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Structure and Early Evolution of the Northwestern Gulf of Mexico: New Constraints from Marine Seismic Refraction Data

Van Avendonk, Harm J.; Eddy, Drew R.; Christeson, Gail; Norton, Ian; Karner, Garry; Johnson, Chris; Kneller, Erik; Snedden, John W.

Tectonic reconstructions of the Gulf of Mexico show that this small ocean basin formed by continental rifting and seafloor spreading between North America and the Yucatan Block during the Jurassic to early Cretaceous. However, the timing and location of the transition from rifting to seafloor-spreading and the degree to which these geological processes were accompanied by magmatism are not yet well known in the Gulf of Mexico owing to a lack of good, deeply-penetrating geophysical data. In the Fall of 2010 we acquired four marine seismic refraction profiles in the northern Gulf of Mexico from the shelf to deep water as part of the Gulf of Mexico Basin Opening (GUMBO) project to illuminate the deep structure of this region. We here present the data and resulting seismic velocity images of two GUMBO profiles in the northwestern Gulf of Mexico. GUMBO Line 1 extends ~330 km offshore south Texas from Matagorda Island across Alaminos Canyon to the central Gulf. GUMBO Line 2 extends ~400 km from the shelf offshore western Louisiana across the Sigsbee Escarpment. We deployed ocean-bottom seismometers (OBSs) along these seismic lines with a spacing of 10 km to record in-line airgun shots over distances up to 100 km. We used traveltimes of seismic reflections and refractions from the sediments, crystalline crust and upper mantle to image the seismic velocity structure along GUMBO Line 1 and Line 2. On average, seismic velocities increase with depth from 2 km/s near the seafloor to 5 km/s near the interpreted base of salt, but on both profiles we observe a large amount of lateral heterogeneity in the sediments due to salt tectonics. The deeper seismic velocity structure along GUMBO Line 1 also exhibits a large amount of lateral heterogeneity (4.5 km/s to 7 km/s) that may be consistent with thin, ultraslow-spreading (oceanic) crust alternating with emplacement of exhumed mantle lithosphere. If the basement here is indeed oceanic, the prominent magnetic anomaly along the Texas coast may be the expression of synrift volcanism during the early opening of the Gulf of Mexico. In comparison, offshore Louisiana GUMBO Line 2 has thicker crust with higher seismic velocities, and lateral variations in crustal structure are less pronounced than on GUMBO Line 1. Therefore, early seafloor spreading in the Gulf of Mexico may have been accompanied by more robust magmatism in the central and eastern portion of the basin compared to the west.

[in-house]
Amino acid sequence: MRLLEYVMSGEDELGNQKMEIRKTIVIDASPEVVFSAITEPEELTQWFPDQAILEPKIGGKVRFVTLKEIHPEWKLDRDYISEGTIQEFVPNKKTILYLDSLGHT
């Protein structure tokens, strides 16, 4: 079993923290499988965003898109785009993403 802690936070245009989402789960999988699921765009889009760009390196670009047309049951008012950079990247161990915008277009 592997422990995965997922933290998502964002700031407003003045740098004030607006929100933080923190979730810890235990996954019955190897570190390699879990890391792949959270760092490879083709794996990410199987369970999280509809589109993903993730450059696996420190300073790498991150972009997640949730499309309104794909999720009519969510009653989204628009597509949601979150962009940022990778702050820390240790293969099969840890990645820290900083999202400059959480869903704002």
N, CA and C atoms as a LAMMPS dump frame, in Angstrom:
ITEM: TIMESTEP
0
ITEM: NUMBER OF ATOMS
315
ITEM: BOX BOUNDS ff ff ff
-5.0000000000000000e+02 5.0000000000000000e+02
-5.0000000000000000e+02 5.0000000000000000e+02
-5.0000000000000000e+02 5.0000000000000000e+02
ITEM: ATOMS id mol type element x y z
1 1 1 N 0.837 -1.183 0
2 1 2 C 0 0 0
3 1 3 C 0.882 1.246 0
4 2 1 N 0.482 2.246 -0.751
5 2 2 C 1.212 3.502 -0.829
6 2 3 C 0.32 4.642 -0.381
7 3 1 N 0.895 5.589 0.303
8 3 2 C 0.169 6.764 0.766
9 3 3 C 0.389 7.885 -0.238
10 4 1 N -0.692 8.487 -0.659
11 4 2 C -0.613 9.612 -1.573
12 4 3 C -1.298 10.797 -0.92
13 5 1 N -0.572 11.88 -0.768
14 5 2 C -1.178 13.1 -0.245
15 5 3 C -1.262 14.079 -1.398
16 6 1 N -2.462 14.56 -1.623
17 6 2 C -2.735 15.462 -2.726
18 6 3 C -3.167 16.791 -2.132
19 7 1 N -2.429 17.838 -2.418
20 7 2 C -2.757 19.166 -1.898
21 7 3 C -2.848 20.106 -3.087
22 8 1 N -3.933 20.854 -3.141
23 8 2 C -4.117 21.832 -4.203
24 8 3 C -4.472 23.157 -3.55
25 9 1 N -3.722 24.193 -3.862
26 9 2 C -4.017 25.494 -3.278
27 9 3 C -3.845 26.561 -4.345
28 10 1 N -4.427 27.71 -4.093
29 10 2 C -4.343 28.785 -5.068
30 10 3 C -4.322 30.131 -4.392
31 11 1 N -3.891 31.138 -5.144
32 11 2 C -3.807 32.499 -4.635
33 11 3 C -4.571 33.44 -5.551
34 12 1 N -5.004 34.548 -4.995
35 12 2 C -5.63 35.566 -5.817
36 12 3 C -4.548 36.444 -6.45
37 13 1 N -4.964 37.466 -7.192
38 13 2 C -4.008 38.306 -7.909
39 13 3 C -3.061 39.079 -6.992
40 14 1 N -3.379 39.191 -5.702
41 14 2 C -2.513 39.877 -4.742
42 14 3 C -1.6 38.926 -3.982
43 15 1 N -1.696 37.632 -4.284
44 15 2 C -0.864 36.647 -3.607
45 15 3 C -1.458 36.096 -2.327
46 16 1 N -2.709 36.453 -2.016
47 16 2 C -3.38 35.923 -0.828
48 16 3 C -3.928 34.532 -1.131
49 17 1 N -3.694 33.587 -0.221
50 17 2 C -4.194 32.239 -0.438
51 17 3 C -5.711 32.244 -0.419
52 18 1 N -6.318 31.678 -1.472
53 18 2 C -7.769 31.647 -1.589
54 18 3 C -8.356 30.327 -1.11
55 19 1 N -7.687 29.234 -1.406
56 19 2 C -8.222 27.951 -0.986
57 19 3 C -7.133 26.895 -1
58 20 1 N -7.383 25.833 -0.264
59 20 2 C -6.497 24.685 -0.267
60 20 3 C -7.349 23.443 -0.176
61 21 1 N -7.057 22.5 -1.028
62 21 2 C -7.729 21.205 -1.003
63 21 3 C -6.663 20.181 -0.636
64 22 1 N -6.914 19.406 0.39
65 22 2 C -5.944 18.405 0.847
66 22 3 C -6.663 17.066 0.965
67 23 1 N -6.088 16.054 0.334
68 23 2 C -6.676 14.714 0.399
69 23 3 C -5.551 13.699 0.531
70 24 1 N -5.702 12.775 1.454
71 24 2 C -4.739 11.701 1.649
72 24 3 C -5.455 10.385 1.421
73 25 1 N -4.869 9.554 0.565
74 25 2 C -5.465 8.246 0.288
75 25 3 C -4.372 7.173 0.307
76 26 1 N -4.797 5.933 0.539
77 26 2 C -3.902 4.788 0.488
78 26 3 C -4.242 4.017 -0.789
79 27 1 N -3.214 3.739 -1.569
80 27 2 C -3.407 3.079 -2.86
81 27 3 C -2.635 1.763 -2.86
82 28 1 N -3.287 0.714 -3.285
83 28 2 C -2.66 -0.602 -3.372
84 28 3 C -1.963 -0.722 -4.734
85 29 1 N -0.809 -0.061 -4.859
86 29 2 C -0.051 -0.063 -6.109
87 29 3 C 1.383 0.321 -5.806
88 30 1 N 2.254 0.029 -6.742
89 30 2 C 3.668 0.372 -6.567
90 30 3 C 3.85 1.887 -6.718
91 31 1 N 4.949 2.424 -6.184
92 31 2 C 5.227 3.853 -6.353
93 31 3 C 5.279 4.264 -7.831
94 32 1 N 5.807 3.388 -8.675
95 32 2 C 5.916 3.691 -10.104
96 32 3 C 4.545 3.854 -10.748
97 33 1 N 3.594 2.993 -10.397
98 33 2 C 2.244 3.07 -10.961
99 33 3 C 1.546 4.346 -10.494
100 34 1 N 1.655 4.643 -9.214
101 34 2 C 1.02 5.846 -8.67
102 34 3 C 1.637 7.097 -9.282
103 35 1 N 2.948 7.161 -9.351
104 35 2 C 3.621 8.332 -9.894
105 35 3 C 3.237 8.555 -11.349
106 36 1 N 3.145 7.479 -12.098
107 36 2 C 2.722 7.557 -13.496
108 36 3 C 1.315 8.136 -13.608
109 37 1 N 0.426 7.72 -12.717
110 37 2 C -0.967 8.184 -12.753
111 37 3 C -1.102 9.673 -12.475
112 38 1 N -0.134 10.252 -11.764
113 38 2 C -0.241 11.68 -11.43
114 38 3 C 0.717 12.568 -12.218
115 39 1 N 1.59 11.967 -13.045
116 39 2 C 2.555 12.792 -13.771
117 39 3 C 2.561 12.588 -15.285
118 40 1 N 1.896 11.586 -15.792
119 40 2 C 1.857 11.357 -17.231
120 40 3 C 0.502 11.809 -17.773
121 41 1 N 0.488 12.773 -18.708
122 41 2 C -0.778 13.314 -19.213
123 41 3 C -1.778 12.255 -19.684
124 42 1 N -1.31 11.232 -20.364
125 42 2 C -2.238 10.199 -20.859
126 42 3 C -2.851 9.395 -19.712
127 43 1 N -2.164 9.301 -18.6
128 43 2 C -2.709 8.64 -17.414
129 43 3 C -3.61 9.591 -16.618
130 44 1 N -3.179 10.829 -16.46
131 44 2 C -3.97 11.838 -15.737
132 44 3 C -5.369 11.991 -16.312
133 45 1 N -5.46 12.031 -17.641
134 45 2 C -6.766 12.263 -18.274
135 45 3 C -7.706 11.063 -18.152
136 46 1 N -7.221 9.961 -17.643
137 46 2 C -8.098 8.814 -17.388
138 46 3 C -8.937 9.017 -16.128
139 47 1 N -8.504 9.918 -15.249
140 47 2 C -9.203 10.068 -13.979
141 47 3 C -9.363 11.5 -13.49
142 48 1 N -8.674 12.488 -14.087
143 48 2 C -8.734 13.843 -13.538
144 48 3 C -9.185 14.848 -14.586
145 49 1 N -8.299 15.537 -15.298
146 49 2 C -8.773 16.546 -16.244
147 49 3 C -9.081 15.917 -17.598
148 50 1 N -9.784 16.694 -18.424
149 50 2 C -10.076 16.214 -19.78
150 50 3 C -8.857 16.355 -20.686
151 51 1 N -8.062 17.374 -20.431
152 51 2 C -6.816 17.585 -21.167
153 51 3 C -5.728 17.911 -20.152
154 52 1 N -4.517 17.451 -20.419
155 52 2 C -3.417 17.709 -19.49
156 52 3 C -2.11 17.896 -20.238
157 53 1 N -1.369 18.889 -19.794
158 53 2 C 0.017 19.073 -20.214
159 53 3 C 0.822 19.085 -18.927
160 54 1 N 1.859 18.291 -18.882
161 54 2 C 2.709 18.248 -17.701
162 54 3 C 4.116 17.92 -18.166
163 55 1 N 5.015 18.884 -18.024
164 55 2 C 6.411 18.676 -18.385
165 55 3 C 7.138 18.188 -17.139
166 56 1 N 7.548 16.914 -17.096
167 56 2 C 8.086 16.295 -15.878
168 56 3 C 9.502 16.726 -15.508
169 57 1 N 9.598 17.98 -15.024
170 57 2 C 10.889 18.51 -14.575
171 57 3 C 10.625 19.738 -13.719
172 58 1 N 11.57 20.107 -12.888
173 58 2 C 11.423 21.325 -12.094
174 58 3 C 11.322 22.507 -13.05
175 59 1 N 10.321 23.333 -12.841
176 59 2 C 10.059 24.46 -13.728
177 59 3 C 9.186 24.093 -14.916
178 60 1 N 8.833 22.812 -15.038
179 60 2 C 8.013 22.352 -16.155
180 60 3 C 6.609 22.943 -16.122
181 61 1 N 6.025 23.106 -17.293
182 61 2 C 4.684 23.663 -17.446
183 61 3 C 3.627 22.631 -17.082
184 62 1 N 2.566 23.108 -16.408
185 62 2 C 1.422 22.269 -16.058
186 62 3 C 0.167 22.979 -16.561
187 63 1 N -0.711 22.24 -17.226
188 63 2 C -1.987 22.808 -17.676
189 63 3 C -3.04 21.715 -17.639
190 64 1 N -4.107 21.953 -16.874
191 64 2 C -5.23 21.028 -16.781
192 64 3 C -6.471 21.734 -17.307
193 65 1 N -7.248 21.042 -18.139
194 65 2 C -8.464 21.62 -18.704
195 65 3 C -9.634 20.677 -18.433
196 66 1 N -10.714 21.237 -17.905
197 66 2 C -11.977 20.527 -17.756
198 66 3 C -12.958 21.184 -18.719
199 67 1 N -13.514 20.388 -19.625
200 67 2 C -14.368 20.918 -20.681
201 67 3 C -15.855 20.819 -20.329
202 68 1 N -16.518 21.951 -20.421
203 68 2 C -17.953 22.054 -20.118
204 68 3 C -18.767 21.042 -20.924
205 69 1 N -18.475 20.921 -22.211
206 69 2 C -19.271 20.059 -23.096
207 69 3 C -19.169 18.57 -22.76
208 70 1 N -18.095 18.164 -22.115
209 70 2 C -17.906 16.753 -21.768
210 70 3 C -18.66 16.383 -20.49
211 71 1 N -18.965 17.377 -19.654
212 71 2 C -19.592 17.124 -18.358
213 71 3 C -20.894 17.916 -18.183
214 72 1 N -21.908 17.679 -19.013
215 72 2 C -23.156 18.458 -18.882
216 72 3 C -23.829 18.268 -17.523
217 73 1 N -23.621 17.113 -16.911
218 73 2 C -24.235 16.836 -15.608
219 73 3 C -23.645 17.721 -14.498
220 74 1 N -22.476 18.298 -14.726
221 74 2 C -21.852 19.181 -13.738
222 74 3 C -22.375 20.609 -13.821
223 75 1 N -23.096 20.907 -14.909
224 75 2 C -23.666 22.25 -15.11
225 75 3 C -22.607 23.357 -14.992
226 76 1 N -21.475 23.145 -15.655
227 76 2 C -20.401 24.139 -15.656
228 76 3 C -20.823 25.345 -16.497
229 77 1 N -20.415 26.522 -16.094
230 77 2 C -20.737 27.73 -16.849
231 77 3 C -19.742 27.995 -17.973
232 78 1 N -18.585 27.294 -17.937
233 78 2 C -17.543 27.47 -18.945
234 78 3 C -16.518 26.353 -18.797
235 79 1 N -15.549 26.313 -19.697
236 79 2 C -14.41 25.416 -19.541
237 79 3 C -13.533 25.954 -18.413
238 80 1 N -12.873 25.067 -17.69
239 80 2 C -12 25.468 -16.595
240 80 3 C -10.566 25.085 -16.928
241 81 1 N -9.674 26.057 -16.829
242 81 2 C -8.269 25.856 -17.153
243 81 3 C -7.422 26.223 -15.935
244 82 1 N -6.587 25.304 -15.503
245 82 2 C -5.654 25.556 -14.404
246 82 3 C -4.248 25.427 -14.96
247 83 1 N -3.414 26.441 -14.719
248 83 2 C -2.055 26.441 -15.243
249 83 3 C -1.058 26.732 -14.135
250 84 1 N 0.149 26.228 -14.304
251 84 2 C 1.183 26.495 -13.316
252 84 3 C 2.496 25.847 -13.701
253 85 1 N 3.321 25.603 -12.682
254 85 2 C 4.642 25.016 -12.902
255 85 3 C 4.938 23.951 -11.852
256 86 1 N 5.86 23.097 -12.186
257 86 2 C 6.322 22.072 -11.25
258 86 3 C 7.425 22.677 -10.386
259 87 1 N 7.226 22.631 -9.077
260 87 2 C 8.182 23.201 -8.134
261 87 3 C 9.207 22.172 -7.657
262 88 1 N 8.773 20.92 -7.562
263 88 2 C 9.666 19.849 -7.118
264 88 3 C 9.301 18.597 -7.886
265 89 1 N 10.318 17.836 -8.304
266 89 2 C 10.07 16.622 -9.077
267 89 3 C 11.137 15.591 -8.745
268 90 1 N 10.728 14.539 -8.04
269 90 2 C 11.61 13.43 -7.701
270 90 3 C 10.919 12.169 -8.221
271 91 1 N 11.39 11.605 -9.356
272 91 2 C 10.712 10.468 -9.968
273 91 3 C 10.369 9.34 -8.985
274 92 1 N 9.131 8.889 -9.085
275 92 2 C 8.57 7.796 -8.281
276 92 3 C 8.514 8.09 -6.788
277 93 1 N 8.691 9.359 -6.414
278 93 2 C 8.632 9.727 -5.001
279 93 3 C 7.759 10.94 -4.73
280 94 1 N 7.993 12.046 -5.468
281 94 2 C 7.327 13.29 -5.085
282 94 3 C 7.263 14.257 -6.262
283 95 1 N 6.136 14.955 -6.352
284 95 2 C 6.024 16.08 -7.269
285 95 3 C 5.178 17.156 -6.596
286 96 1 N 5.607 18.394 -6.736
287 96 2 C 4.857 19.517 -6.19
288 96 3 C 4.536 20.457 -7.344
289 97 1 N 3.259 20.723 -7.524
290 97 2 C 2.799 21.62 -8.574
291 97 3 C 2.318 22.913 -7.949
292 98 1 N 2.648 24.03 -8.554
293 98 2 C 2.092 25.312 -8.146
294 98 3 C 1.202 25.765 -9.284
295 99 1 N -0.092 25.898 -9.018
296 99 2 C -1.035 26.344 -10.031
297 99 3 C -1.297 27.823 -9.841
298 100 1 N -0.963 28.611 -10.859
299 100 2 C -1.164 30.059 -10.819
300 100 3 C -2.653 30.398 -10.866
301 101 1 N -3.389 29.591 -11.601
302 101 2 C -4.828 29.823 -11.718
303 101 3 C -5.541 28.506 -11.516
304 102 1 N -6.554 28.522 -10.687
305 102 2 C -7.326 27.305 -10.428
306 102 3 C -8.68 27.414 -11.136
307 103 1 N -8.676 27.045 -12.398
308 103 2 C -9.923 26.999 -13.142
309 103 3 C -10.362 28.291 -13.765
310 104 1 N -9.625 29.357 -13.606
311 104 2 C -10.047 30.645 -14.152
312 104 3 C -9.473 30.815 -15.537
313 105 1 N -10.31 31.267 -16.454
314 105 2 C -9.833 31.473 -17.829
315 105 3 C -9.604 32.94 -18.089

AAPG Search and Discovery Article #90163©2013AAPG 2013 Annual Convention and Exhibition, Pittsburgh, Pennsylvania, May 19-22, 2013